Saudi Arabia tries suspected extremists in absentia

Saudi Arabia tries suspected extremists in absentia
3 min read
02 April, 2015
Analysis: After thousands of young Saudis volunteered to fight for militant groups in Syria and Iraq, Riyadh has pushed through tough new anti-terror laws.
Thousands of young Saudis have reportedly volunteered to fight in Syria [AFP]

Saudi Arabia is set to try suspected members of the Islamic State group (IS, formerly known as Isis) in absentia.

Riyadh's latest counter-terrorism laws allows the specialised criminal court (SCC) to try Saudi citizens who are affiliated with, sympathise, or promote armed groups such as IS and al-Qaeda.

Anti-terror laws

A Saudi man was recently handed a seven-year prison sentence and travel ban by the SCC for his involvement with IS, in the first trial of its kind in the Gulf state.

The court alleged the man was given $4,000 by a relative to travel to Syria, and after military training with the militants was stationed as guard on the Turkish border.

The man, who was not named by the courts, was charged with belonging to IS.

He was also accused of fighting for an illegal armed group, handing over his Saudi passport, financing terror, receiving unauthorised military training, and disobeying his father.

The SCC is a non-Sharia court and was created in 2008 to look into crimes related to terrorism.

IS leader Abubakr al-Baghdadi has made repeated threats against Saudi Arabia's rulers in a series of video and audio recordings.

Tough counter-terrorism laws, including allowing courts to hold trials without the accused present, were rushed through Saudi Arabia's legislature late last year.

     The Saudi government gives him a month to recant his decision and return back home.
- Abdullah al-Rasheed, legal adviser

"According to the anti-terrorism act, anyone belonging to terrorist groups at home or abroad will be handed a three to ten-year sentence," said Abdullah al-Rasheed, a legal adviser.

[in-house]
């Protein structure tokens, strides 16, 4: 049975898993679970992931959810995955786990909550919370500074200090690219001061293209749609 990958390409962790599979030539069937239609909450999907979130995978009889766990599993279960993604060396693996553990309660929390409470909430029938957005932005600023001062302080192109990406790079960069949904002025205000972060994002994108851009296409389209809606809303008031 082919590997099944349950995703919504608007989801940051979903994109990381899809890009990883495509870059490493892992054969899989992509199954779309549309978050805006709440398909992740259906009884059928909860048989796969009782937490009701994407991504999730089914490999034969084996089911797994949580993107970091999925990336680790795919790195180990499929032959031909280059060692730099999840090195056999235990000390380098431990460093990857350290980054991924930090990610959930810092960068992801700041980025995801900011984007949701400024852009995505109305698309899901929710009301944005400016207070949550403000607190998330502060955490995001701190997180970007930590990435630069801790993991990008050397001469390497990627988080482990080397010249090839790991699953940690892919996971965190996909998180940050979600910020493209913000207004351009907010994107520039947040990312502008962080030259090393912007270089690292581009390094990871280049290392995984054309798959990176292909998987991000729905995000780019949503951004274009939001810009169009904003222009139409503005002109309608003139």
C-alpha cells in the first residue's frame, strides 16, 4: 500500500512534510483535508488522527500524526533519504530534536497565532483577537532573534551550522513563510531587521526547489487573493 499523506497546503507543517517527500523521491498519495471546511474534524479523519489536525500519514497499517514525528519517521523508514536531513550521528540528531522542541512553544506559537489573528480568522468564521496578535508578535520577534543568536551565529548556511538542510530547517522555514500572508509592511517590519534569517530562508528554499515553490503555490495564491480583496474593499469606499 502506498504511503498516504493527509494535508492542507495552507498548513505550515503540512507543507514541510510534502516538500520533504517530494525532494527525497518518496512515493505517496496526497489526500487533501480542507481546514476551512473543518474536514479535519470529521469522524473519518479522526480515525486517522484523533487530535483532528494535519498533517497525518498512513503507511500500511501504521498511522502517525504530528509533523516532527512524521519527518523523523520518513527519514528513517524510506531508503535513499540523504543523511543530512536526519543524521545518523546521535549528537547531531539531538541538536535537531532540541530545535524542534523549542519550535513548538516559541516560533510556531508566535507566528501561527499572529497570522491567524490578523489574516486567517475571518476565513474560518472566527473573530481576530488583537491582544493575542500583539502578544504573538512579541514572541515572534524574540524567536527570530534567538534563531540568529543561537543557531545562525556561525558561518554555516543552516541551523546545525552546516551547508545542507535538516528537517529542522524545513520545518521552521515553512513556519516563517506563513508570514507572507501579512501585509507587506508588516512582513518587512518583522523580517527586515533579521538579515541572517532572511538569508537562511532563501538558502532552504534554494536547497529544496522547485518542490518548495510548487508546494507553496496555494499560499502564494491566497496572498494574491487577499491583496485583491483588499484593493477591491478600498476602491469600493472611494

IS threat

"Once a Saudi leaves his country to participate in fighting abroad, the Saudi government gives him a month to recant his decision and return back home," he added.

Major General Mansour al-Turki, an interior ministry spokesperson, said that 2,284 Saudis had joined terrorist groups in Iraq and Syria and only 645 have so far returned home.

A source at the justice ministry expects many more Saudis to be tried in absentia following the end of a "grace period" for citizens fighting abroad.

"The prosecutor-general is entitled to try them in absentia as long as he has enough proof and evidence to support his case," said Rasheed.

"The accused is entitled to appeal whenever he returns back home, but the court's ruling is unlikely to be overturned as long as the accused fought in Syria."

Saudi Arabia has suffered from a spate of terrorist attacks over the past 20 years.

Riyadh has also been accused of being an "exporter of terror", and many armed groups in Syria and Iraq share Saudi Arabia's austere brand of Islam, Wahhabism.

This article is an edited translation from our Arabic edition.